Professional Students Paying More

Students who are in professional schools such as Business, Nursing, Computer Science, and Graduate studies will be paying significantly more for their education. Tuition fee increases of approximately 8% will be experienced by these folks. As it turns out, deciding to get an education earlier in life than later actually is cheaper.

Future Outlook Bleak

There are no signs that tuition fees will be decreasing in the near future. A press release issued by Nipissing University in May 2008 announced the approval of a near $58.4 million deficit budget for the upcoming year. You can read the release at In the release it is quoted that “the approved budget will allow the university to sustain the quality of education that it provides to students and, at the same time, continue to grow its capacity.”

In other words, more students will continue to be accepted to Nipissing University at an increased rate in the near future, but the quality of education will not be increasing at the rate of 4.5% or 8% like tuition fees are currently.

Monday, August 18, 2008

9 Things to do Before Moving to University

With only a couple of more weeks before university begins, there are a few things that you should do before making the trek to North Bay to begin your university career. There are many helpful hints and tricks out there. Here you’ll find the checklist to end all checklists. Well, maybe you’re not as convinced as I am. But before hugging Mommy and Daddy goodbye, ensure that you have the following bases covered.

Do the following things to prepare yourself for your first year of university.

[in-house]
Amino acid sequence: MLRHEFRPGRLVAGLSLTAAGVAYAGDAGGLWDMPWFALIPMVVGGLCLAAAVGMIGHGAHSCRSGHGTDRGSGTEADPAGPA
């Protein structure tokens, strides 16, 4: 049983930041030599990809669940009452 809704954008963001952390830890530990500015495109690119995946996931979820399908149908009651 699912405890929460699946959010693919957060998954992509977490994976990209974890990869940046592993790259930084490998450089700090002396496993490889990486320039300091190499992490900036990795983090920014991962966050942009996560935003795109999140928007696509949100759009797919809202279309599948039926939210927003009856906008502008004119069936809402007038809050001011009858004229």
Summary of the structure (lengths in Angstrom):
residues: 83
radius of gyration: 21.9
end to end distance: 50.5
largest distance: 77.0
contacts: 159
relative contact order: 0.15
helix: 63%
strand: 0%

1. Hoard all of the toilet paper that you can. This stuff is worth more than gold and vanishes like hotcakes in your suite in residence. Bonus trick: hide a couple of rolls at random (truly random that is - every spot gets an equal chance) places in your room. This way a final search for TP will not end in vain. Simply brush off the lint and reshape that roll from flat to round after you find it under your bed, and you’ll be Ruler of the Throne. The same goes for dish soap and sponges.

2. Write your name on everything you own. This includes the black marker that you used to do this task. Don’t skimp on this one. Individual eggs and slices of bread are not to be ignored. Always remember the golden rule of residence life: if there’s no name on it, it is free game.

3. Buy the most unique yet personality-matching beverage container that you can. Sometimes the price is not worth it, but in this case the end justifies the means. You’ll always be remembered as that kid with the “sick drinking cup” during weekend social hours. Way to brand yourself young lady.

4. Digital camera. Buy one.

5. Change your e-mail address to something less elementary school-ish. No one wants to accept a new friend on MSN whose e-mail is or, do they?

6. Keep the high school stories at high school. At Nipissing University you’ll meet new friends and create new memories. These are the stories you’ll want to tell over and over.

7. You’ll probably want to pick up one of those mini-fridges for your room. They come in pretty handy. Get them quick because Wal-mart moves those things like crazy during move-in weekend.

8. Buy one of those big dry erase calendars. You’ll barely use it but it takes up some neat space on your wall. This item will also complement your dry erase board on your bedroom door. It won’t record legitimate messages, but your friends will definitely make use of it.